Mvp vs. July Game One - MVP's mech build
Going mech in TvZ is something that I've always a hard time doing. I tend to either not get enough thors, not get enough tanks, or too many hellions. I really liked Mvp’s mech build this game, so I went ahead and mapped it out. I think it works very well against people doing the new four queen opening who skip going roaches when rushing infestors. I should also mention that I would only feel truly safe doing this build against a zerg who opens with no gas, as Mvp seemed to be quite diligent about scouting that out before committing to the build. I like Mvp's opening because there is a lot of time to keep a gasless Zerg who skips roaches on the back foot while you harass and constantly threaten to demolish their mineral line. It's also nice that you're practically guaranteed a few overlords in process.
With that opening out of the way, the next big question is when Mvp adds on additional factories, switches to tanks from thors, and begins Viking production. This is the part of mech play that I usually have the most issues with. Mvp’s timings all line up very well, he floats his third base at about 18 minutes. As that base is floating, +2 is finishing, Vikings begin getting produced, and tanks start making their way out of the factory. This timing is extremely important, and is also when Mvp drops a big scan to check for hive. So in general:
Once you have a defensive planetary up, you can begin slow pushing your opponent for the eventual victory
Also: July proved why you absolutely cannot stay on ling bane muta against a good mech player. With a maxed out army, July killed only 16 food of Mvp’s mech army, too inefficient to really make a comeback.
IMmvp v July Game 3 – Mvp's Bio opening
Mvp did another TvZ opening here that I found unique and enjoyable to execute. While Marine hellion timings are nothing new, I felt that Mvp’s way of going about it was truly one of a kind. Most hellion marine timings leave me feeling incredibly vulnerable, but Mvp’s seemed a little stronger than most, so I decided to map it out.
This push seems pretty deadly, shutting down the third base of your opponent and then immediately pulling back, starting +1 and a third base. A lot of times as terran it can be hard trying to time your production, and I think that lining everything up with the factory attachments really makes that easier.
Another important timing that Mvp likes to hit is getting his second ebay and armory while he is floating his third base over. Another pro tip: keep a medivac in your base with your anti-muta marines, it makes them much more cost effective. From here, Mvp went on to play a standard TvZ using drops and a strong defense to take July out. I just really enjoyed the clever attachment usage in the opening.
HerO v Leenock Game 1 – Sick Stargate Sentry Drop
I’m sorry if all of this build order talk is getting boring, but I swear this is the last one. I absolutely loved this build. It’s one of those that can make you excited to press that "find match" button. The general idea behind it is to hit with a strong mix of gateway and stargate units, using forcefields to segment off queens and lings/roaches. I think that this build works because of how thin of a timing most zergs are working on with their three base into roach timings. Most Zergs are barely having queens, roaches, and spores pop in time to defend, so doing something off beat like this build really catches them off guard. Here’s the build:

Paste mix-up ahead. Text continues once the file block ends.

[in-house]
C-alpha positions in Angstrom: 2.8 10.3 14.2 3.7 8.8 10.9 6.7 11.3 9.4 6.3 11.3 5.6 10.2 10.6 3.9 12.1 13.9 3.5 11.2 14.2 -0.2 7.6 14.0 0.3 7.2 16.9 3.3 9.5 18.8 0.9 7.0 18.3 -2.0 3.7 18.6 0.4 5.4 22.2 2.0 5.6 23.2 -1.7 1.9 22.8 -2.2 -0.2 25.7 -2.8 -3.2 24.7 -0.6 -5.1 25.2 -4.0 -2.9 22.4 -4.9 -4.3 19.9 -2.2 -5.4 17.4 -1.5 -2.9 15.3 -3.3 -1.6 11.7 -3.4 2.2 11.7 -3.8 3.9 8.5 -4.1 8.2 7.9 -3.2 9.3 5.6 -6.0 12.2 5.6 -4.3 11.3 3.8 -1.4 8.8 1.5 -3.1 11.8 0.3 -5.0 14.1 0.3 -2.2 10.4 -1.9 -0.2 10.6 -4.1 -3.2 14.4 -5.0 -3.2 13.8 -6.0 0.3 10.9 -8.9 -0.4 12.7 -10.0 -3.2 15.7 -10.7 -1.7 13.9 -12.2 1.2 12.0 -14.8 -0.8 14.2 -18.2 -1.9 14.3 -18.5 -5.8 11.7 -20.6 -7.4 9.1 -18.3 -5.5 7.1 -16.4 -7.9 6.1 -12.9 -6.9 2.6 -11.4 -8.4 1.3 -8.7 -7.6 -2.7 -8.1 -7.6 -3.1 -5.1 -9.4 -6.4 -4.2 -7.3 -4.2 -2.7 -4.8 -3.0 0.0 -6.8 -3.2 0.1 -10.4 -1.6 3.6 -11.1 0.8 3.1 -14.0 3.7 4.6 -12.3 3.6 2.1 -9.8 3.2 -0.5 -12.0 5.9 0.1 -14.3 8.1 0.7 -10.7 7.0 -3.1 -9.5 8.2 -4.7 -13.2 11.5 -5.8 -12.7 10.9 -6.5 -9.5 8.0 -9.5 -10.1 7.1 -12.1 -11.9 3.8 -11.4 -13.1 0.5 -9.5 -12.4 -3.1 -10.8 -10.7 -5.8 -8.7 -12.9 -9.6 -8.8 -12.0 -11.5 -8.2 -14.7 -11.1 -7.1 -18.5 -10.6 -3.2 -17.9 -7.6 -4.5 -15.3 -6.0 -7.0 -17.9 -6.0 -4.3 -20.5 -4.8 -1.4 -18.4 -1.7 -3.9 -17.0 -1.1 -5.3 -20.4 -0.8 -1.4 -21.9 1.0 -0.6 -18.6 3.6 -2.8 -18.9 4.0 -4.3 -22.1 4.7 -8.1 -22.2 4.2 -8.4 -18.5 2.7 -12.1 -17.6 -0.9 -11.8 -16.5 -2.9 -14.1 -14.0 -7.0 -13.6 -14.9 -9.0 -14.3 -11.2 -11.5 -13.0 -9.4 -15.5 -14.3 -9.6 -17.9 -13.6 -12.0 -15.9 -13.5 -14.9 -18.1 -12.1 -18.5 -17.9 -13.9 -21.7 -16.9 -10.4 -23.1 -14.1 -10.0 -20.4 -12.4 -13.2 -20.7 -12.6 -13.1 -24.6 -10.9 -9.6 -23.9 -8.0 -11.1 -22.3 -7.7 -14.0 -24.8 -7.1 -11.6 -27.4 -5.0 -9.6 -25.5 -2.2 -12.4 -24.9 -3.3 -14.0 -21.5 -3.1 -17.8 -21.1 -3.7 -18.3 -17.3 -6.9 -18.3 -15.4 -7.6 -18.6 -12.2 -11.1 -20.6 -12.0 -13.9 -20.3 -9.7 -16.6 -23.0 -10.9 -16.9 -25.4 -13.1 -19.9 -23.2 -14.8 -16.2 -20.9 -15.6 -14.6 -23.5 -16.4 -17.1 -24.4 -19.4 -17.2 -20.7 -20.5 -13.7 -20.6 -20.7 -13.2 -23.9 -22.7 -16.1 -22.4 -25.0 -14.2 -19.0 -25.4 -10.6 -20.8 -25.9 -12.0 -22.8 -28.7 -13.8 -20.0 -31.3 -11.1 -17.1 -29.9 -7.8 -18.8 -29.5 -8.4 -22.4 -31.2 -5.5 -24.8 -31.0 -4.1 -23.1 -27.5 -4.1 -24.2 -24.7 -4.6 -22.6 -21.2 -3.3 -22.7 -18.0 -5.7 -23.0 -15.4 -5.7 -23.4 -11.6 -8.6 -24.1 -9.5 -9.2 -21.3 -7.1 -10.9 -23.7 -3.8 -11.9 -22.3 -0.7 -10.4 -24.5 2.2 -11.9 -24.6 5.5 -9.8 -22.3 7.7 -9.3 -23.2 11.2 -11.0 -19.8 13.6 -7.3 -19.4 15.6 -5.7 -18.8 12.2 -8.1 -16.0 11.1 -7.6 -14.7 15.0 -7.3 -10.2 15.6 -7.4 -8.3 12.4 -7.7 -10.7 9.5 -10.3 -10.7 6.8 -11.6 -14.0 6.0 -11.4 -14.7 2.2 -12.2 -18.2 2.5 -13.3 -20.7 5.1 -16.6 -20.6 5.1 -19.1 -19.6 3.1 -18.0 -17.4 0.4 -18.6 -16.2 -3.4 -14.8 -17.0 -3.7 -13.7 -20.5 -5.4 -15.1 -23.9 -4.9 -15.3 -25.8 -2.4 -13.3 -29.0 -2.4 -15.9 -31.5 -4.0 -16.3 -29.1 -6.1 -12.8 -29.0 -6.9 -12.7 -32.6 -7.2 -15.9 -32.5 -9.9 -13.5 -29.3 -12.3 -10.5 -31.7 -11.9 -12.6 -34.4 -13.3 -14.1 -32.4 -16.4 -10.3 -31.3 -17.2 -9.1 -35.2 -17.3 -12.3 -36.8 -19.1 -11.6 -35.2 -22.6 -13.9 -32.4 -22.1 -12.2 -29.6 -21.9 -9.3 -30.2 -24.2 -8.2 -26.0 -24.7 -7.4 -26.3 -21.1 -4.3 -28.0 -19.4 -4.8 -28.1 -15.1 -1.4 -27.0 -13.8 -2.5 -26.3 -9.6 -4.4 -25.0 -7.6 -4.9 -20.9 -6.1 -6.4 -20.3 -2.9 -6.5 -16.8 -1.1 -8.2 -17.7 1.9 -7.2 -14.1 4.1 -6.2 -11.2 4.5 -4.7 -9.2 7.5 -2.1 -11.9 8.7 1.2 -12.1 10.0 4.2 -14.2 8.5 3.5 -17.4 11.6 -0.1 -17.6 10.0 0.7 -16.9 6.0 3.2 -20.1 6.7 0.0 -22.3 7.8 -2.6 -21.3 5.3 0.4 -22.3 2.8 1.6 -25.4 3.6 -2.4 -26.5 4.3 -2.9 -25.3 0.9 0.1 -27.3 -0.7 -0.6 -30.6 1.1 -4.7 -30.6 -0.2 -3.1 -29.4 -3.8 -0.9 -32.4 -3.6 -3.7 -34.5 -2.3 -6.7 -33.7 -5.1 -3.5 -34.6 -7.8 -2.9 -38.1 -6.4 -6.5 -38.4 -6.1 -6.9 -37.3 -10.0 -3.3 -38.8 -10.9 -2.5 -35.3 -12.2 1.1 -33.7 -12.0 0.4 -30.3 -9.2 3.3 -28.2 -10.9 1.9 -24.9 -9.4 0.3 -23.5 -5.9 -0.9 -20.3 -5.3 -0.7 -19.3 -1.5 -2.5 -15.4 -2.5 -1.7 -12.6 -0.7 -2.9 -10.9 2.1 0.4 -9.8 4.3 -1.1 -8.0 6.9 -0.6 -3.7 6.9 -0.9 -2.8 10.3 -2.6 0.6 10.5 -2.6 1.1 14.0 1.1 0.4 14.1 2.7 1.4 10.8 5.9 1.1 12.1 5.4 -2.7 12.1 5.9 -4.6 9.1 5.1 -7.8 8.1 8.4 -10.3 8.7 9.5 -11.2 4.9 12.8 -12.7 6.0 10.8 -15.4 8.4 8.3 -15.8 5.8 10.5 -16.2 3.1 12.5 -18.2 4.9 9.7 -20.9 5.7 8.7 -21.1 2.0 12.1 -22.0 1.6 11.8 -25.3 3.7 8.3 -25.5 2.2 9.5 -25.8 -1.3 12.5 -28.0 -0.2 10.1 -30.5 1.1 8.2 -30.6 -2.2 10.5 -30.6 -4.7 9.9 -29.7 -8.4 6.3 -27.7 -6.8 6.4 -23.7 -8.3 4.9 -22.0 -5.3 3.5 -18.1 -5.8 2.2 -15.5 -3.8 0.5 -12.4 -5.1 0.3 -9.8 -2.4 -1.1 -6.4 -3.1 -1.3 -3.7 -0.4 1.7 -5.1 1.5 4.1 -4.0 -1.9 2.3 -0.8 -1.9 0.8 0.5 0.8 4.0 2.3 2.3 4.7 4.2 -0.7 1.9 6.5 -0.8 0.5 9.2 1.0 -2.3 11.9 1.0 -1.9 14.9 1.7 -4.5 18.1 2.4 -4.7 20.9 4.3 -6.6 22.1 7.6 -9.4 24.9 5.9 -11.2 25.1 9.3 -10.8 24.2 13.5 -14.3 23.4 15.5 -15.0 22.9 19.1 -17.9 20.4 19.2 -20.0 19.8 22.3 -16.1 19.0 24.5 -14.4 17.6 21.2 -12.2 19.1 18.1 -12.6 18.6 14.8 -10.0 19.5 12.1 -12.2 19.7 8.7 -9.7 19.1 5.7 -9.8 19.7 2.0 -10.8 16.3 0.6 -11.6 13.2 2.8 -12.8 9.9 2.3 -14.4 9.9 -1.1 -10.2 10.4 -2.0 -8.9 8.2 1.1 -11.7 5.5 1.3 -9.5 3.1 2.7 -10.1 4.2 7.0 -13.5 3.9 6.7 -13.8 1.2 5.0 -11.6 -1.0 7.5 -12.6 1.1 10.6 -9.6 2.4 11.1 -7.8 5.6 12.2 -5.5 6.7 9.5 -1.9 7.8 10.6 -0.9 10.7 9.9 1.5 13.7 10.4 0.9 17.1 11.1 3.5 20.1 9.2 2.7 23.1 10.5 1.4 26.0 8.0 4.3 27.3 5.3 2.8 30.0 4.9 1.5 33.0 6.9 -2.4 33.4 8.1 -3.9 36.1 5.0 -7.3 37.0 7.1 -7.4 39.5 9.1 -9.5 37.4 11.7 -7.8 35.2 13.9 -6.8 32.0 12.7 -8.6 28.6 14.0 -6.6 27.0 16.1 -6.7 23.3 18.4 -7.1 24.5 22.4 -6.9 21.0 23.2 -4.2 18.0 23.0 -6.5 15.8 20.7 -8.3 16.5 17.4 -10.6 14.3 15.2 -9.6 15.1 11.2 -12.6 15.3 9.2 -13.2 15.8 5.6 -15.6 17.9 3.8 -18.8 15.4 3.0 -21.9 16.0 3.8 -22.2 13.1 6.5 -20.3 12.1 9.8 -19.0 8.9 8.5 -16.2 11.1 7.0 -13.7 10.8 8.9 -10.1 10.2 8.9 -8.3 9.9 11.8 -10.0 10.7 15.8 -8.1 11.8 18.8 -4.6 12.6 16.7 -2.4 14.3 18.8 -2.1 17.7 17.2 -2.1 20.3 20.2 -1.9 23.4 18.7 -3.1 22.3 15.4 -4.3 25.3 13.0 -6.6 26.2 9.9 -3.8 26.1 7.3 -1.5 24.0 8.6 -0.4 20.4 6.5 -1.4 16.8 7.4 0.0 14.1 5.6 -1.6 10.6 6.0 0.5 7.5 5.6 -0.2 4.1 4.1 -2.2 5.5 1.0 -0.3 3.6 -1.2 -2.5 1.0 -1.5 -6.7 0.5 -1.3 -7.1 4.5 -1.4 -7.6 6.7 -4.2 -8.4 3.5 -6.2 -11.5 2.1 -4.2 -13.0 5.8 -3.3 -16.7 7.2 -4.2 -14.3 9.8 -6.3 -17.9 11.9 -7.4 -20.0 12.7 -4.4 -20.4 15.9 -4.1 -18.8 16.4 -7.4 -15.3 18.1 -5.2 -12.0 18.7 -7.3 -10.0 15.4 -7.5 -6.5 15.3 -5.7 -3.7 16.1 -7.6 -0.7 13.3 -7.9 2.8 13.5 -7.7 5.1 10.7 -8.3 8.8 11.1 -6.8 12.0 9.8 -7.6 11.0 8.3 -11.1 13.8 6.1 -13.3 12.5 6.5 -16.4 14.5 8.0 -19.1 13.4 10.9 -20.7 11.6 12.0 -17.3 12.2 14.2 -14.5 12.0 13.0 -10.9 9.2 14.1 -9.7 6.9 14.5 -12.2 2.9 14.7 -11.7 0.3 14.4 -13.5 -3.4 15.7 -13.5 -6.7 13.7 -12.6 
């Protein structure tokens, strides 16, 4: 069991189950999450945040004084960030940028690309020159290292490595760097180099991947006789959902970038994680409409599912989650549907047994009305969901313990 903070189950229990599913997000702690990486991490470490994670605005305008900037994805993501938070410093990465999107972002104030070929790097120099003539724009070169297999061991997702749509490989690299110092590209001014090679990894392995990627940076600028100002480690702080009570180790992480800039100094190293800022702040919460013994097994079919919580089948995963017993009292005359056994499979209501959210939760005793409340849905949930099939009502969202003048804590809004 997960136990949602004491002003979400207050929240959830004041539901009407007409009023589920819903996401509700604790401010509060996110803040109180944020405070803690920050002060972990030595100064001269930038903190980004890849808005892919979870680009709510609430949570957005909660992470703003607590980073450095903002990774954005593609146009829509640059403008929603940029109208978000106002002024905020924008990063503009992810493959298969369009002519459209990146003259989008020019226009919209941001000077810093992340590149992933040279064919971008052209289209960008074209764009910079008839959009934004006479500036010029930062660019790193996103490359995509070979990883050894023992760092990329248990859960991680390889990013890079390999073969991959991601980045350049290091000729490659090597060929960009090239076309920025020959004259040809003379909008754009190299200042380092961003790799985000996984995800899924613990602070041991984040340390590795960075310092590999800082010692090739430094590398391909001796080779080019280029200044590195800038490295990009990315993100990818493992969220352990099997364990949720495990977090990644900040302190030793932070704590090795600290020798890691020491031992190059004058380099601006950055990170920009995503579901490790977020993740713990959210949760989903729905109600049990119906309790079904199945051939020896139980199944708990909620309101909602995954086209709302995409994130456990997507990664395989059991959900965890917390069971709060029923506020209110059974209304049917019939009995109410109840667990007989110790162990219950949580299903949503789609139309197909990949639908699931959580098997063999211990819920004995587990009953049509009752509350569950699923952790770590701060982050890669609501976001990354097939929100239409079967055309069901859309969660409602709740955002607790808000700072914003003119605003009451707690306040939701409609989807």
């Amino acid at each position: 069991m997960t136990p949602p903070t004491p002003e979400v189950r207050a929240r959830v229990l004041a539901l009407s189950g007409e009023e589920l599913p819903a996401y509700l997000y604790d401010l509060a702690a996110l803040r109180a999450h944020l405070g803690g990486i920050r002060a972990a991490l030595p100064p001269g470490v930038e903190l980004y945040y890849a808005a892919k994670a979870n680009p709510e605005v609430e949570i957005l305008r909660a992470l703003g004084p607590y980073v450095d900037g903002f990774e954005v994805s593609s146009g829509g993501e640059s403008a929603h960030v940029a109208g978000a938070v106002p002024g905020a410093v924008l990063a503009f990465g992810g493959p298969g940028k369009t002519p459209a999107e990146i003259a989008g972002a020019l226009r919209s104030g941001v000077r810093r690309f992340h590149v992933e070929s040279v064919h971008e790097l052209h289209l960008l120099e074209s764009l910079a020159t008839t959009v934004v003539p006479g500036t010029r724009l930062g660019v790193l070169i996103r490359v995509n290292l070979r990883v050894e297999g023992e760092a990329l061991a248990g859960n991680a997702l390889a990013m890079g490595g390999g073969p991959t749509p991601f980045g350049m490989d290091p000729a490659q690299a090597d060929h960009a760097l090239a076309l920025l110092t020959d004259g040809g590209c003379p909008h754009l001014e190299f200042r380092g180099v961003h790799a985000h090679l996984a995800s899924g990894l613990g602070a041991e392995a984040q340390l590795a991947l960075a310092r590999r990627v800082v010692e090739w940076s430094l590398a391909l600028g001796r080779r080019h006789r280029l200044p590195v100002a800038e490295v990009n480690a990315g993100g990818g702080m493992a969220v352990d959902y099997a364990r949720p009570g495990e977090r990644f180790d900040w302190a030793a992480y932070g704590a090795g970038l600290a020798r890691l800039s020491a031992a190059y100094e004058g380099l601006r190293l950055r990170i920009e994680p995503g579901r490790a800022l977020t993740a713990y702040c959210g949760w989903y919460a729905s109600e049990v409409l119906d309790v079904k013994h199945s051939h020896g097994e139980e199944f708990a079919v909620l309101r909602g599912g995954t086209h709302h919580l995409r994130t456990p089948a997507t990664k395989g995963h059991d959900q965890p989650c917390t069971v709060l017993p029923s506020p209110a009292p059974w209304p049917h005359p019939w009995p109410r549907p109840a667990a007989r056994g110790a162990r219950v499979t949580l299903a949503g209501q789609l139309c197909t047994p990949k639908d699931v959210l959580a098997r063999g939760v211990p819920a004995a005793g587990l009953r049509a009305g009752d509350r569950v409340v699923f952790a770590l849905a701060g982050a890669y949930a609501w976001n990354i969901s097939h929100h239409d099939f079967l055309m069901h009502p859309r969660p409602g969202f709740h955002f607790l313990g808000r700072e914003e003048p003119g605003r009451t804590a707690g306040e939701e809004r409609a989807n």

Just something to note, Hero is an absolute master at splitting up his army, so you might have some frustrating losses until you get used to doing it. It’s important to add on more cannons at home and split your warp ins between your prism and your base. It’s in this way that Hero can make this push so powerful, only because he can’t be counter attacked in the process.
And that’s it for builds, I promise.
HerO v Leenock Games 2 + 3 - Hero's Aggressive Timings
Right now Protoss is having a tough time getting a third base up against Zerg. Most players are answering by either turtling for a little bit longer on two base or going for stargate openings into a quick third. I like Hero’s response though: taking a third before Zerg even gets their economy going.
Hero ends up losing game two, but I think that his thought process on the build was very interesting. Leenock was really only able to win thanks to fantastic use of burrow, but in an age where many zergs are delaying burrow in favor of roach/ling, I think that Hero’s gameplan was a solid one. First of all, Hero did the important stalker pressure when you scout that your opponent has delayed their gas. No ling speed means that you have a timing window in which you can pressure pretty freely with your first stalker. Hero also threw down two quick gateways, putting him up to three before going into a twilight council.
After the council and gateways are up, Hero goes into semi pressure that I don't believe is meant to do much real damage. While attempting to pressure, Hero throws down 2 more gases and a third base. After the third base was up, Hero threw down 5 more gates, putting him up to 8. Now in this game, Hero kind of fell apart because his pressure was scouted and very easily deflected without really intimidating Leenock. But in a world where this pressure fakes your opponent out to turtle a little bit, you’ll have 8 gates, a third base, and plus one attack, which is fantastic for holding the more standard stephano timing.